The market for PVC-free closures has undergone enormous growth in recent years. And requirements have become increasingly more detailed. Of the 16 billion Twist-Off® seals currently used in the EU, at least 20 percent are now PVC-free – with an annual growth of approx. 30 percent. Numerous high-performance plants have been installed which are capable of covering the growing demand in Europe. More and more manufacturers of seals have also invested in PVC-free technology with the result that the available capacities are continuing to grow. A further increase to more than five billion Twist-Off® seals is anticipated in 2022.
In the course of this development and the increasing demand for PROVALIN® 1241 in particular, a wide range of different capping machines with various capping conditions is now available on the market, some of which make different demands on the compound used, e.g. because faster machines are used, various steam pressures or capping forces are present etc. Permissible tolerances in the glass neck dimensions as well as the overall container (such as overall height, axial deviation etc.) can also result in different processing behavior during the capping process.
The newly-developed PROVALIN® 1242 meets these new requirement profiles, as it has a higher resistance to mechanical and thermal stress and is softer compared to PROVALIN® 1241.
Capping requires pre-dampening of the closures, i.e. the glass and the closure are brought together in the machine head in a controlled vapor atmosphere. On the one hand, the steam creates an initial vacuum. But it also causes a softening of the sealing compound in the closure, which becomes visible in a permanent impression of the glass mouth after closing and reopening, depending on the temperature effect and time. This embedding of the glass mouth in the sealing compound over the full circumference ensures the tightness of the packaging system during its shelf life.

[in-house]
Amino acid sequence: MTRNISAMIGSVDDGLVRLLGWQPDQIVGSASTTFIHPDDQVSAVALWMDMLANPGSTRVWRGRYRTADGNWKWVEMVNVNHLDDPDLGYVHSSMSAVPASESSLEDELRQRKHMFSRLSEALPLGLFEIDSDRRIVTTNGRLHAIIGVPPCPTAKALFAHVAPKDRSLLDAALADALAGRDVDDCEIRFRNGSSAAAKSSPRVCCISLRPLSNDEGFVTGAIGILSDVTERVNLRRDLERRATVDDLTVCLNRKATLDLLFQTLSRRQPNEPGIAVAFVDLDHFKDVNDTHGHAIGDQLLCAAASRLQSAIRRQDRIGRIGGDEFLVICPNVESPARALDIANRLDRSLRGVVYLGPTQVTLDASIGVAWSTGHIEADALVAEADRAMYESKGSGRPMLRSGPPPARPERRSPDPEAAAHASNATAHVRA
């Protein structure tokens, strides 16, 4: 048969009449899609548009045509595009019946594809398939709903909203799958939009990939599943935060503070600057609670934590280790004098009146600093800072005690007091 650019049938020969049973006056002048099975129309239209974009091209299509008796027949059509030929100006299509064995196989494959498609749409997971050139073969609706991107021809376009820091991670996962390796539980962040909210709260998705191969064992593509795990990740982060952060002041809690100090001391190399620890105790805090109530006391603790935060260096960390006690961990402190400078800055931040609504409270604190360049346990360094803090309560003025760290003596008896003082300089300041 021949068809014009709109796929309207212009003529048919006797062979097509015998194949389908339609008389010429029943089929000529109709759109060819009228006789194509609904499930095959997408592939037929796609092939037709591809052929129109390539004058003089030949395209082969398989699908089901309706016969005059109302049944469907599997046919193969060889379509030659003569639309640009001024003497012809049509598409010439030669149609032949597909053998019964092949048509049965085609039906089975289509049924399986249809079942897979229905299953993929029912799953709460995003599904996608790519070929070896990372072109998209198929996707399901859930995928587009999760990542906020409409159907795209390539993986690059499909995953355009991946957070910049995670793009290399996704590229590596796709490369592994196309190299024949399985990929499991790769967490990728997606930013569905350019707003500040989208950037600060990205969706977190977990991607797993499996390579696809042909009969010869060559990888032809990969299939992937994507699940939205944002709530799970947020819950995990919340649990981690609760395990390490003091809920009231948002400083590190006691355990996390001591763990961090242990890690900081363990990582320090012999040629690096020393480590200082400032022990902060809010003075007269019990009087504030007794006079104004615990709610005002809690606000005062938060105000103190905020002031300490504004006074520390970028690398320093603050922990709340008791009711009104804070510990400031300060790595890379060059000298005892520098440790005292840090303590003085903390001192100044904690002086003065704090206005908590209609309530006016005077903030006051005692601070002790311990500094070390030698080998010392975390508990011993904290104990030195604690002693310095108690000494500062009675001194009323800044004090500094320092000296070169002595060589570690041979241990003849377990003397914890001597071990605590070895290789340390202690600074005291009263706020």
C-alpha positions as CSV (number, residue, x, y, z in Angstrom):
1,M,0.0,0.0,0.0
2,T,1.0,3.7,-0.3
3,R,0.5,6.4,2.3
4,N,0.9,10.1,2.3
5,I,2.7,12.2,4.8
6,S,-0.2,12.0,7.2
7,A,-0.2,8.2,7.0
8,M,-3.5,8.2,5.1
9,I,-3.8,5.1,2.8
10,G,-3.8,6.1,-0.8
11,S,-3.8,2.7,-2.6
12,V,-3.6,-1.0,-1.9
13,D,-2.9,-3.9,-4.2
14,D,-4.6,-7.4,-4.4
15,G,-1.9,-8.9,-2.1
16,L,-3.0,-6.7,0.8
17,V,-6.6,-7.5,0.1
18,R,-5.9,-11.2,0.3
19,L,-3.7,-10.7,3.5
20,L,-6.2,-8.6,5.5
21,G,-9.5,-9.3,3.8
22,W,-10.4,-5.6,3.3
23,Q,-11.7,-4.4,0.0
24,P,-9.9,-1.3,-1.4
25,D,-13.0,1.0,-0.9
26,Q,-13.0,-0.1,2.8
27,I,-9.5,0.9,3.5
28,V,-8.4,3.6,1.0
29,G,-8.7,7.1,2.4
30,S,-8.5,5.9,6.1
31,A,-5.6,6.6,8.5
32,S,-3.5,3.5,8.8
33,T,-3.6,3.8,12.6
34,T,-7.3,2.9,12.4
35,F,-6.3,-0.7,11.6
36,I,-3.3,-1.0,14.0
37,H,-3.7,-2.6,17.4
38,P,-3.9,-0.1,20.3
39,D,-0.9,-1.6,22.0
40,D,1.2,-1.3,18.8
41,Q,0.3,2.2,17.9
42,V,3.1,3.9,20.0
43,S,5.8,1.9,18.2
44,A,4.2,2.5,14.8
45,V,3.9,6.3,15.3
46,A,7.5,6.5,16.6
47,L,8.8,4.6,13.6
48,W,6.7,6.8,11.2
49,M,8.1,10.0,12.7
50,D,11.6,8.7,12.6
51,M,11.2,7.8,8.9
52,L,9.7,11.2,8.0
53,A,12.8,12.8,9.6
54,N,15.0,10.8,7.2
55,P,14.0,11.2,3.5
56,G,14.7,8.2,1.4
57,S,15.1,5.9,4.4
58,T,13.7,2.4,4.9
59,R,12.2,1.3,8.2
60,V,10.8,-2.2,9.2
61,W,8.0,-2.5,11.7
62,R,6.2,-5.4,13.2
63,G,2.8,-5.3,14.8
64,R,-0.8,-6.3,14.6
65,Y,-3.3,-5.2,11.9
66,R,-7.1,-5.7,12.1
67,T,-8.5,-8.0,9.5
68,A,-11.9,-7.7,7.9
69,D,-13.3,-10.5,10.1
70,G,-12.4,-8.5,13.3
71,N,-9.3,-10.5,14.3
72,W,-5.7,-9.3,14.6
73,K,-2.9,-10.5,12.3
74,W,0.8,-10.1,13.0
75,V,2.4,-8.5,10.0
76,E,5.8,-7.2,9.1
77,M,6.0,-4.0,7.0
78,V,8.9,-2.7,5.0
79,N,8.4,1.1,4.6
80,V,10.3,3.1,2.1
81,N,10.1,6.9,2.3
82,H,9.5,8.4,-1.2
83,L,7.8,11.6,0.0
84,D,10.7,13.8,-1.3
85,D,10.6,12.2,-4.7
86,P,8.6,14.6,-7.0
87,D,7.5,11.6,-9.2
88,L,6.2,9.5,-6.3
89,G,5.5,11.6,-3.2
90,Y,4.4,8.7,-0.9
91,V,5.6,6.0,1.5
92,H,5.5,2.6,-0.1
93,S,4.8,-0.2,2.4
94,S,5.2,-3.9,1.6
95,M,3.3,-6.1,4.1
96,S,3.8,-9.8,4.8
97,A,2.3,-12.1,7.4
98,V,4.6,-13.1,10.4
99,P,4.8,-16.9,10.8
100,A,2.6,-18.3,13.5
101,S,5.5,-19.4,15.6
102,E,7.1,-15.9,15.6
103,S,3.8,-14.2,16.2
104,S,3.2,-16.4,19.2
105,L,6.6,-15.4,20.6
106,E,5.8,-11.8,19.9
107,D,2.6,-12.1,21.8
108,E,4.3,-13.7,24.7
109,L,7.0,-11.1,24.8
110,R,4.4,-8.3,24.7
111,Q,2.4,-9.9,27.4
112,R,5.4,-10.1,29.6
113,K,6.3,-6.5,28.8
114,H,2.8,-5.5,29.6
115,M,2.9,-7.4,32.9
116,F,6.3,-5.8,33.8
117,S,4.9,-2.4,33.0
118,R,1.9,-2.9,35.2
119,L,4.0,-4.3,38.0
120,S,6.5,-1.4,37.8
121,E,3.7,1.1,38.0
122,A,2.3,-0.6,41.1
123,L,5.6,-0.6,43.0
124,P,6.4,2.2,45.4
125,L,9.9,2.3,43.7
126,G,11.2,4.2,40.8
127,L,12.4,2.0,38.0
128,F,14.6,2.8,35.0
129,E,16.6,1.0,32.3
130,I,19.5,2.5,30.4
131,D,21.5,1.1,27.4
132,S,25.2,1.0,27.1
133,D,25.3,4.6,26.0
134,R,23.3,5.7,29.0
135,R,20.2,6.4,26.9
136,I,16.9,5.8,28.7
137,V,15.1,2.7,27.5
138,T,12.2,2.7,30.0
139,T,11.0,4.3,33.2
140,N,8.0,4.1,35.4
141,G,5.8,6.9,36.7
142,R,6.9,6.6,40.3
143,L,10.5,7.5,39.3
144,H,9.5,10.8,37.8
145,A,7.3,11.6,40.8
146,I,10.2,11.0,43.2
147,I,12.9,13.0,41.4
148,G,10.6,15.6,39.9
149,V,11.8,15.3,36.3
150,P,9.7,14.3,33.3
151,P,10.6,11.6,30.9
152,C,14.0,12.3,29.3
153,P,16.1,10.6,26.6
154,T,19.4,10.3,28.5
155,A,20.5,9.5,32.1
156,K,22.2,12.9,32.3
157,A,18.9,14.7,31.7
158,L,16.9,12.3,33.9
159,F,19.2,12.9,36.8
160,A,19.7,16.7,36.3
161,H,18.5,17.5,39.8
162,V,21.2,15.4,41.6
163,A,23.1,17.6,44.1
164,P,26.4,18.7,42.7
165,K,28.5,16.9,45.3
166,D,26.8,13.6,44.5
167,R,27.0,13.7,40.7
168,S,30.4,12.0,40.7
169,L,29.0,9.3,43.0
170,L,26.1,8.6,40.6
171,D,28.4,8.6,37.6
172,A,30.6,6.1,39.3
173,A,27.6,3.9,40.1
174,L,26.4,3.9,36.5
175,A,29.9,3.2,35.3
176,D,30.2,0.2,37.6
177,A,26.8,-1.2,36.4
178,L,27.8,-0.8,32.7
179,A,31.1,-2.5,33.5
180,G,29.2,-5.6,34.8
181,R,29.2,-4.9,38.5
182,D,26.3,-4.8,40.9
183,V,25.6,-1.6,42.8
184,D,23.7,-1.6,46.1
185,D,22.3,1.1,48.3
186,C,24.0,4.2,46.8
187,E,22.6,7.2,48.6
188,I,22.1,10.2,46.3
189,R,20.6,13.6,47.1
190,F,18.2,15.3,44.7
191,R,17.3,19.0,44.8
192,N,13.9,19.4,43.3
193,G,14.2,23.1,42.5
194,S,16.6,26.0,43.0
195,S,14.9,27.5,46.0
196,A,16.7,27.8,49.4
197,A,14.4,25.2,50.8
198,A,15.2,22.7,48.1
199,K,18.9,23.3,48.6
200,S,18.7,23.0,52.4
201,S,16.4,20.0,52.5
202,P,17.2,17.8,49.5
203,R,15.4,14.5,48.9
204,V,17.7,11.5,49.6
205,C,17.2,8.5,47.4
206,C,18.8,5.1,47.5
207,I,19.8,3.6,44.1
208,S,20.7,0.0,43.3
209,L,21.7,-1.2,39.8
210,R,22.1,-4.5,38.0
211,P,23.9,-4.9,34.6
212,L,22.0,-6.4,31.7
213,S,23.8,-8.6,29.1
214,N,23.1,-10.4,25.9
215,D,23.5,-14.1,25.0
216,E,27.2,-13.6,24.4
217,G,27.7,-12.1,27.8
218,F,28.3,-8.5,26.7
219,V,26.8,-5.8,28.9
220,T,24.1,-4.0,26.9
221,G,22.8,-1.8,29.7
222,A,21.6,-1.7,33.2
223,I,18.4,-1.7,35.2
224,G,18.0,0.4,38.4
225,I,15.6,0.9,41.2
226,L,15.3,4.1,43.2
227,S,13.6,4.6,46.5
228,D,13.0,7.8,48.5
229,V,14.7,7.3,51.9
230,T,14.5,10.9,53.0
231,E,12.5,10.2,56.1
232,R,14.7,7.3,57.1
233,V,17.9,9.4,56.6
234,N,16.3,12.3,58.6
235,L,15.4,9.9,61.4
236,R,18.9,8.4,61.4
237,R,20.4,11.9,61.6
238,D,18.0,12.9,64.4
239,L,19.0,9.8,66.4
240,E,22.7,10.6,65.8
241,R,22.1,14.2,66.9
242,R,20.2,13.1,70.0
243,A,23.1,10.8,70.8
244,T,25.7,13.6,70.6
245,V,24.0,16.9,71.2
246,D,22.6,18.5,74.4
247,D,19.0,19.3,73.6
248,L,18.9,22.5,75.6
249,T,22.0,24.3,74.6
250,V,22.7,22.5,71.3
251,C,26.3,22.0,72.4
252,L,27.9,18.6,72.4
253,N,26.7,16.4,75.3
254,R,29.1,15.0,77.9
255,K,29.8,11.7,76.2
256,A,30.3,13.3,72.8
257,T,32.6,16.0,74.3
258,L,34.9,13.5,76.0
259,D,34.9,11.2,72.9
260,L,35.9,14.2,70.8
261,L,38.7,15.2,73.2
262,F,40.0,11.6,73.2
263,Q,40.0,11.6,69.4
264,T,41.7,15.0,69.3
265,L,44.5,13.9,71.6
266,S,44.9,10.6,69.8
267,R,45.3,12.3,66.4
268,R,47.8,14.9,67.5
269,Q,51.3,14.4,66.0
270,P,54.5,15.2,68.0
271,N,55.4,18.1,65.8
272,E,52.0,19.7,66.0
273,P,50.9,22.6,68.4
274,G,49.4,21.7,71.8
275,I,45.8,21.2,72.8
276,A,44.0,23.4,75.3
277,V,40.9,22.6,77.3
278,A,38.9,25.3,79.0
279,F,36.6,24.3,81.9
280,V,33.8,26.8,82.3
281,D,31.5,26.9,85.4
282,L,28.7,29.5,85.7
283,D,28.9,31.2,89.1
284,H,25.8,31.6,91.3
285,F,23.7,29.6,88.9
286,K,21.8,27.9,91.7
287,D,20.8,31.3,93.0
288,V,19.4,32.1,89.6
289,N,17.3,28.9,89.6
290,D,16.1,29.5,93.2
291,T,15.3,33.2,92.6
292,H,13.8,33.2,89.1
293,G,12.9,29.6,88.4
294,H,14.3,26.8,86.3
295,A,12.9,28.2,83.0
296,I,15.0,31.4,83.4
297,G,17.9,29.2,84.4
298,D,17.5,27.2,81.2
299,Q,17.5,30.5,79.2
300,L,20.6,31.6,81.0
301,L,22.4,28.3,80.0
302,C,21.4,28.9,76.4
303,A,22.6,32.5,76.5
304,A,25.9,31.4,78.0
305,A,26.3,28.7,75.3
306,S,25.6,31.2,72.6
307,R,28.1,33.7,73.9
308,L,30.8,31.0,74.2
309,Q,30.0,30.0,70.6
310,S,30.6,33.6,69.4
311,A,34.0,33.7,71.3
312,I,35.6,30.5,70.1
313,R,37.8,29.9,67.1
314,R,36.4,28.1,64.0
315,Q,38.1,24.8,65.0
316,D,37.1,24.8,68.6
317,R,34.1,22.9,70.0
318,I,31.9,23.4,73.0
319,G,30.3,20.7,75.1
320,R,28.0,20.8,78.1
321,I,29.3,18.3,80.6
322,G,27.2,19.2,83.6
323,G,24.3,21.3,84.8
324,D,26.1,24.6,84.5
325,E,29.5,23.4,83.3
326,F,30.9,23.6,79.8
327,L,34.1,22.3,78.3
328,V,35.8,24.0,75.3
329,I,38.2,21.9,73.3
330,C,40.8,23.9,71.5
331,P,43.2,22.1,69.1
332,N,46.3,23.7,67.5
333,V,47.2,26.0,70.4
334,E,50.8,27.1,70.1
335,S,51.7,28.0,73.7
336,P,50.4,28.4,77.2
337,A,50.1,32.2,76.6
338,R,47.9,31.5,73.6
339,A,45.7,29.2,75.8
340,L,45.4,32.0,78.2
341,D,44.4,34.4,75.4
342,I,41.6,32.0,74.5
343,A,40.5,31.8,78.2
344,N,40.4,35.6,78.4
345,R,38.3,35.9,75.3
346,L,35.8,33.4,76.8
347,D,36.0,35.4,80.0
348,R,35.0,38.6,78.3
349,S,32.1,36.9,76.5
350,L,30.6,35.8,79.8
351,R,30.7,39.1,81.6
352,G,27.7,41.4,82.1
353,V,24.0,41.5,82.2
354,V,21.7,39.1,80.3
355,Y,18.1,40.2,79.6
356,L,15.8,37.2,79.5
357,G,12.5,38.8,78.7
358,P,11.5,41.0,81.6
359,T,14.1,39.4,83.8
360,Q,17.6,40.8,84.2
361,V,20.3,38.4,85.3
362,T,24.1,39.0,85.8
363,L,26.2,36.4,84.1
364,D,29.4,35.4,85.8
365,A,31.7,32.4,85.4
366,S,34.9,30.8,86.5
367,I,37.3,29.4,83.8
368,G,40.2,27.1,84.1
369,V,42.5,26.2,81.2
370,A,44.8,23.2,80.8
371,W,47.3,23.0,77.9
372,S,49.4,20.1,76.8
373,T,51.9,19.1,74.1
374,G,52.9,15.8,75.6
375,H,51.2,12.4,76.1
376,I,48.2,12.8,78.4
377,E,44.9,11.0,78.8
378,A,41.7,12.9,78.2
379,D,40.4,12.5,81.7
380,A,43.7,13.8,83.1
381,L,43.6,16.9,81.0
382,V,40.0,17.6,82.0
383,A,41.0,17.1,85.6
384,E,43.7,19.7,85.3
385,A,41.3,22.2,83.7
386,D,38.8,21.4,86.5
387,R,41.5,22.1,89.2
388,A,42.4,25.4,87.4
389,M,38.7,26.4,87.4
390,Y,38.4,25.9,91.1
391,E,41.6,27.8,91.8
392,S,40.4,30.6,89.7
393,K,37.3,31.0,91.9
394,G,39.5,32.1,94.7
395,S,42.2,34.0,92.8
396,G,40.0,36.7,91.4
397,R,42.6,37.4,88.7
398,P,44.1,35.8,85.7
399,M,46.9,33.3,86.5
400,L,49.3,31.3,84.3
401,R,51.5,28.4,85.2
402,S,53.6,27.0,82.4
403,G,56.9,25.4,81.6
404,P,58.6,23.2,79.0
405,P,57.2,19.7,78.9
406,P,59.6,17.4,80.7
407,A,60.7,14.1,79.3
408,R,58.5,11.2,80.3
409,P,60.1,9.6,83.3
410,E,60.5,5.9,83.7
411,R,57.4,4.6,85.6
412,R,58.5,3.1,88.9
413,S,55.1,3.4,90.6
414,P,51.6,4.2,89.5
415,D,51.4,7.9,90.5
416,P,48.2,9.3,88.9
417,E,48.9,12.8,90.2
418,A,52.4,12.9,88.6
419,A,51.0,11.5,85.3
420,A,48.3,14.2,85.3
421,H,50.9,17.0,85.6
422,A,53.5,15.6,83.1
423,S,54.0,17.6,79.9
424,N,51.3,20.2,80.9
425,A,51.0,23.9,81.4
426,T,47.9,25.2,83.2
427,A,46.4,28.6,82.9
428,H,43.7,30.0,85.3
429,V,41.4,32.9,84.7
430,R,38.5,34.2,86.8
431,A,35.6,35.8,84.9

That said, a deviation during vapor deposition can have negative consequences.
If the preheating is too low, which can occur with very fast sealing machines, for example, this can lead to an insufficient impression of the compound and insufficient embedding on the glass mouth. This, in turn, harbors the risk of vacuum loss.
In the case of excessive preheating, which can happen when the closing process is interrupted, for example, there is a risk of the compound impression being too high, which can then cause cut-through.
Accordingly, a compound is required which displays a higher degree of softness accompanied by a higher degree of thermal stability.
The fact that PROVALIN® 1242 is softer, thereby permitting faster embedding on the glass neck finish (this is necessary for faster capping machines in particular), as well as displaying a higher degree of thermal stability enabling the use of higher pasteurization temperatures and minimizing the risk of cut-through, has been proven in various test set-ups.
The glass jars were sealed with variants of sealing force and steam pressure (without post-treatment), whereby worst-case scenarios were also included in order to underline the performance of the compounds.
The results show that even in the worst-case scenario, the residual thickness of PROVALIN® 1242 remains within an acceptable range.
The opening values were also examined and show that they are at a good level for both PROVALIN® 1241 and 1242.
With its significantly extended processing window, PROVALIN® 1242 offers the following benefits:
Easier changeover on the capping lines, as PROVALIN® 1242 behaves similarly to PVC during capping
A significantly reduced risk of cut-through, even in a worst-case scenario
A broader thermal treatment range for pasteurization up to 98 °C
A softer compound for faster embedding on the glass neck finish – particularly for faster capping machines
Accordingly, Actega has once again proven itself to be a pioneer in the development of both sustainable and practical solutions.
PROVALIN® was developed on the basis of corresponding EU specifications (EU 10/2011 and PIM), for example. Where the original focus was on food with fatty contents as they leach out the plasticizers usually contained in PVC sealing compounds and allow them to migrate into food, fillers of organic products attaching particular importance to an ecological overall package changed over to PVC-free at an early stage.
Meanwhile, the issue has far surpassed the organic sector and can now be found in practically all areas of food.
What started off as a niche range is now a firm component of the market. But the market is continually evolving, as indicated by the development of PROVALIN® 1242. New challenges can present themselves at any time, e.g. on the part of the filling industry. Or on the regulatory side, e.g. if materials such as additives in food contact are re-evaluated by the FDA or the EU. These are all key incentives for innovation; for new developments that give the bottler benefits such as better manageability, broader application possibilities, the elimination of uncertainties regarding regulatory issues, and much more.